Big Picture Big Sound

Only the Brave Review

By Matthew Passantino

'Brave' is Uneven but Powerful

So much of Joseph Kosinski's "Only the Brave" is done right, which makes the moments that lag or feel off about the film extra frustrating. In the end, the movie is a respectful tribute to a team of real-life superheroes whose story deserves to be told.

The movie focuses on the Granite Mountain Hotshots, led by Eric Marsh (Josh Brolin), who is looking to fill a spot on his team. He interviews a young junkie, who is trying to get his life together to help support his newly born daughter. Brendan (Miles Teller) wanders into Eric's office looking for a job and it's apparent he would take any job he could get. He's twitchy and nervous - a few weeks clean but entirely unprepared for the world outside.

Members of the team (James Badge Dale and Taylor Kitsch) advise Eric against giving Brendan a shot but Eric decides to anyway. Brendan struggles with basic training, showing no signs of hope that he might survive the simplest parts of this daring job. His determination to prove he can be a good father keeps him going and even ends up surprising a few of his critics on the Granite squad.

Most of the movie feels like a hangout with this team, which is occasionally effective as we watch their brotherhood and camaraderie grow and strengthen after every assignment. Kosinski directs the fire sequences with a confident hand, doing a good job about placing the Hotshots in the midst of the mayhem.

The script by Ken Nolan and Eric Warren Singer, based on a GQ article by Sean Flynn, will intermittently challenge your attention span as they bog things down in exposition and trying to get to know these characters without ever diving too deep. The Granite Mountain Hotshots is an extensive team but most of them are fillers in the background and the ones we do spend more time with feel like surface level characterizations.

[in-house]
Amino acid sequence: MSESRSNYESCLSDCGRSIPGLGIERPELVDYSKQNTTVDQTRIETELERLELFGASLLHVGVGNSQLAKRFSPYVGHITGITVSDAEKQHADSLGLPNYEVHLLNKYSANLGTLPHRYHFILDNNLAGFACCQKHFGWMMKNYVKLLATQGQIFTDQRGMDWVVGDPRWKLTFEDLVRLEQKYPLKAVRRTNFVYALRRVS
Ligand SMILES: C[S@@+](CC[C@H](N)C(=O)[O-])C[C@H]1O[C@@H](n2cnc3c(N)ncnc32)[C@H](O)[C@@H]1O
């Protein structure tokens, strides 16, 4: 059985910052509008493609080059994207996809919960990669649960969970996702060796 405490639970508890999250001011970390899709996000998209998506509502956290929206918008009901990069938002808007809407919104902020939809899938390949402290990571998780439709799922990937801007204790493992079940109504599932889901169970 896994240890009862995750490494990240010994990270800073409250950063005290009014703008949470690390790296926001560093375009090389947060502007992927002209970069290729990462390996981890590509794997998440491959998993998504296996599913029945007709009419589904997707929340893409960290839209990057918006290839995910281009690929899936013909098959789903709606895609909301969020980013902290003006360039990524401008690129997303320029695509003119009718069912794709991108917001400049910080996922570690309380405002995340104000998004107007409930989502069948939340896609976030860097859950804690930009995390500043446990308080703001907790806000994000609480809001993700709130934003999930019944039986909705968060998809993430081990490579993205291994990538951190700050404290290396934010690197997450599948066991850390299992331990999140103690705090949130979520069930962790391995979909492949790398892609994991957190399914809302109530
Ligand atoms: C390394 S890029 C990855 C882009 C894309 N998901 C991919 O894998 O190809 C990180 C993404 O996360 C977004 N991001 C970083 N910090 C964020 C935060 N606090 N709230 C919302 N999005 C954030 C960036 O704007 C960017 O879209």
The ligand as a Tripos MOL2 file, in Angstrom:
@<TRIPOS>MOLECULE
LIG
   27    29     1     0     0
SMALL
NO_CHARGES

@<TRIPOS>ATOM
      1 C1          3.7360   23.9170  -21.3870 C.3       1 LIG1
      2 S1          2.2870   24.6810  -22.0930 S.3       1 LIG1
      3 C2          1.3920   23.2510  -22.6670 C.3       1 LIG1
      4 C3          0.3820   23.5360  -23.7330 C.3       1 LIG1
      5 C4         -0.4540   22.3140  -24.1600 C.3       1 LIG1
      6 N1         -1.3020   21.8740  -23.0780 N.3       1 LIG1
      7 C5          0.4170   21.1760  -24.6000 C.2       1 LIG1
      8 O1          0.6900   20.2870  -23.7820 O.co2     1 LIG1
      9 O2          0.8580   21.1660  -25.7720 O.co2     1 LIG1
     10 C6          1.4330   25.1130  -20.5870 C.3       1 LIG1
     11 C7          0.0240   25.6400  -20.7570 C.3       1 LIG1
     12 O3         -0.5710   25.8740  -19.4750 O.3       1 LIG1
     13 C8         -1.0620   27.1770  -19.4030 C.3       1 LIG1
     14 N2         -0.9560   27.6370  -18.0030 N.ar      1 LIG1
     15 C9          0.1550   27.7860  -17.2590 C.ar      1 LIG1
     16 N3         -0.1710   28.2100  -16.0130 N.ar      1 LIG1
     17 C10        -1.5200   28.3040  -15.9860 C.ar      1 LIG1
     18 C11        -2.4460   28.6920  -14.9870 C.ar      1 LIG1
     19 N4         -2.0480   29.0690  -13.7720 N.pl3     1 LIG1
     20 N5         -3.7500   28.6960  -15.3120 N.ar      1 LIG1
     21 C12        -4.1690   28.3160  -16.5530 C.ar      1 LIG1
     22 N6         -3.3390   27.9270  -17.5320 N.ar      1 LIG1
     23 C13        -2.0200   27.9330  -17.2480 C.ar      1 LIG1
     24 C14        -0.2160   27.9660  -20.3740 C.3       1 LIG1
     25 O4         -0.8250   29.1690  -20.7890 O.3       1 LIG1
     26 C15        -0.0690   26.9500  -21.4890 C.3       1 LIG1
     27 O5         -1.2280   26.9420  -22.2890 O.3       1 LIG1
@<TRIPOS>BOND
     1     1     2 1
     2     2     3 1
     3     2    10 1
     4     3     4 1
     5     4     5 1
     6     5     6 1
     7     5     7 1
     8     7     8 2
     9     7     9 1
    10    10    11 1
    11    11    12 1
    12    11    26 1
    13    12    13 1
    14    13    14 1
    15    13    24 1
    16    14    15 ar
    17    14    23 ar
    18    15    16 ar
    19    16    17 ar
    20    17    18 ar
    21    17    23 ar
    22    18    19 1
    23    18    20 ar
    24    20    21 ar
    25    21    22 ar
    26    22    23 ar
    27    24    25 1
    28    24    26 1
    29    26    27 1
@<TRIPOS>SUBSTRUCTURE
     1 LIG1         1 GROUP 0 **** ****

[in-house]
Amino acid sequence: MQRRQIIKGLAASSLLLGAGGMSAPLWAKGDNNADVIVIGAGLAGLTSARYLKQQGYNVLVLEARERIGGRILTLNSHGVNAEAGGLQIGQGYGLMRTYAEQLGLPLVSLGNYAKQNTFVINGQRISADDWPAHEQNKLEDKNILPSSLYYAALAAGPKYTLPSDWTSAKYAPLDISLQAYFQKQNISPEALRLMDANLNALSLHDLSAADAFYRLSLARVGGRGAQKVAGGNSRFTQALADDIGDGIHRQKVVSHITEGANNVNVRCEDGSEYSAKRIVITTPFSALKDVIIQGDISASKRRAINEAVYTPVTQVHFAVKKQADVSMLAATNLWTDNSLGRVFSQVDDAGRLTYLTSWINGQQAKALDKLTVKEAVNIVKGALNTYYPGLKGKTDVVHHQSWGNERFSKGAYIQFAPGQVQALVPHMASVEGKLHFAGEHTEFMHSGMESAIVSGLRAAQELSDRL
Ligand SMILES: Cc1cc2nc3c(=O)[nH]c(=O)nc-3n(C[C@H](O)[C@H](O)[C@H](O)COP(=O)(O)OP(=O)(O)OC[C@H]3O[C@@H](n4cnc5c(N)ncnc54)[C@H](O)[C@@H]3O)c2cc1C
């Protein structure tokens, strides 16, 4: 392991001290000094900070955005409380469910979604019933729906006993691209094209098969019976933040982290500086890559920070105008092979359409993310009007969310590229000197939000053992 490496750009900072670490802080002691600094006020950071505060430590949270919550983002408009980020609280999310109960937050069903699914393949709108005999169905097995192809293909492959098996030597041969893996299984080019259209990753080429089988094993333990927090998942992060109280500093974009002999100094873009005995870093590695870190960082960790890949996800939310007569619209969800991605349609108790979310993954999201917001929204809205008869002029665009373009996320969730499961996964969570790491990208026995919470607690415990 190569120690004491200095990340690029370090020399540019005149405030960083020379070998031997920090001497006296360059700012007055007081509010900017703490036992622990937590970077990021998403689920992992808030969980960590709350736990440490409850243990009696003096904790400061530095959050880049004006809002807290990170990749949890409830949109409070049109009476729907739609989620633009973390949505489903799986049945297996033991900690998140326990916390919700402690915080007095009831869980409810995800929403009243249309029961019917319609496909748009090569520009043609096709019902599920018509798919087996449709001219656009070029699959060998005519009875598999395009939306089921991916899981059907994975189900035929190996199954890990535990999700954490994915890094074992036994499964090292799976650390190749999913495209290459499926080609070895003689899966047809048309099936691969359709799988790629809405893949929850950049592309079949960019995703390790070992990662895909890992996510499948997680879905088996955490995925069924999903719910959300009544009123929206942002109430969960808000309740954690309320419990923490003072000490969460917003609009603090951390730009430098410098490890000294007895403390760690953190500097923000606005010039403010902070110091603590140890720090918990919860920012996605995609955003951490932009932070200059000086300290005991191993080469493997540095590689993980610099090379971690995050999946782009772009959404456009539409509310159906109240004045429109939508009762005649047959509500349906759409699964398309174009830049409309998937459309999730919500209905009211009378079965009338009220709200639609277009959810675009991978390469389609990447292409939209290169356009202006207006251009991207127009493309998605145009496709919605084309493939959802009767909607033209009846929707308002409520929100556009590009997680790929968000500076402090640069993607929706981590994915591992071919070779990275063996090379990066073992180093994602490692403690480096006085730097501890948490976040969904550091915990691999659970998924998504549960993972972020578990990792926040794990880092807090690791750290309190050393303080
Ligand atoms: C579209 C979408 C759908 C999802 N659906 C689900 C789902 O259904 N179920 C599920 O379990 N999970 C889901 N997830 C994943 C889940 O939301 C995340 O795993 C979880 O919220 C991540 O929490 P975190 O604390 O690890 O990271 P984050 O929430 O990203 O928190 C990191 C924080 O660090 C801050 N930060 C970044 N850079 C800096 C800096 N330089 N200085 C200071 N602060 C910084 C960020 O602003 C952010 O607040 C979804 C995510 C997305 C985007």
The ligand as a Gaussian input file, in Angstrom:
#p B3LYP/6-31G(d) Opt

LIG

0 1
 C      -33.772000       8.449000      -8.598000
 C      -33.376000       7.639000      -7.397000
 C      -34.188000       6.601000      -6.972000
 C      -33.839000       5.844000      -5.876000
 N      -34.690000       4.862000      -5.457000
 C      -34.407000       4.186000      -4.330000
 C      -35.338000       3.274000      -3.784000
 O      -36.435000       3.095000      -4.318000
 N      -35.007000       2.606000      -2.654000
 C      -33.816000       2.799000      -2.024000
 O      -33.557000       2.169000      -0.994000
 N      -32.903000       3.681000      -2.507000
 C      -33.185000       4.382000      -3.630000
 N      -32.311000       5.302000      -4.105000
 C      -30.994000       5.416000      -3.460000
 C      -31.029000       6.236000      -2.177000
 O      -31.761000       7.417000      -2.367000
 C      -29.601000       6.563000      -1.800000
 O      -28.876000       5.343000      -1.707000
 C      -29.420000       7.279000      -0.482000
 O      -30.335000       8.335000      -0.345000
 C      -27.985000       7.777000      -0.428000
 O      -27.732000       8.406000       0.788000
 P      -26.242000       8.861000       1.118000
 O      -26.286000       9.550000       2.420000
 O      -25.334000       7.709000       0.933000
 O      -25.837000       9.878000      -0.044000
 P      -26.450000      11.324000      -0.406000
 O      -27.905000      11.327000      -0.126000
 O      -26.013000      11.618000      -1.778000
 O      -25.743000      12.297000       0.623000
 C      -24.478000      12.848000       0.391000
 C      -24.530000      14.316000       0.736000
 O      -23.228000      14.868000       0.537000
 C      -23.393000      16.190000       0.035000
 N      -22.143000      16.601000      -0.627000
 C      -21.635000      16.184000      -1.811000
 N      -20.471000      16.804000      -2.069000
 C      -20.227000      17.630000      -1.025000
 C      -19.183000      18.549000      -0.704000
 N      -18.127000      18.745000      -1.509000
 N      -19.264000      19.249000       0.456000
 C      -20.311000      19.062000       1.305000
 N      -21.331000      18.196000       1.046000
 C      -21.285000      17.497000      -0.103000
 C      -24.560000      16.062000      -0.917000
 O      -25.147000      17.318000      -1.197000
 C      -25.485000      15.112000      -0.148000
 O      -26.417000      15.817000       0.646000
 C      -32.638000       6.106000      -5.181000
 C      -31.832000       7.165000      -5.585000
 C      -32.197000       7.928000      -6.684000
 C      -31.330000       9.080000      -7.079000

Brolin brings a weary, lived-in appearance to his performance, which offers shading to Eric, something lacking most surrounding him. He is passionate about his job and his wife (Jennifer Connelly) and sometimes struggles to strike a balance between the two. Teller continues to grow as an actor with every role he takes and delivers his best work since "Whiplash." Rounding out the cast is Jeff Bridges, who barely factors into what's going on in the movie but appears to provide moments of clarity and reason to Brolin's character.

"Only the Brave" chronicles a dangerous profession and suffers from feeling too relaxed in its first act. The movie plods along, getting a bit repetitive at times, but rebounds by sticking the landing with an emotional and intense final act. There are moments of great power in "Only the Brave" but its overall effect could have benefited from a tighter, more focused movie.

What did you think?

Movie title Only the Brave
Release year 2017
MPAA Rating PG-13
Our rating
Summary Despite some moments that lag, this story about the firefighting Granite Mountain Hotshots is a respectful tribute to a team of real-life superheroes.
View all articles by Matthew Passantino
More in Movies
Big News
Newsletter Sign-up
Connect with Us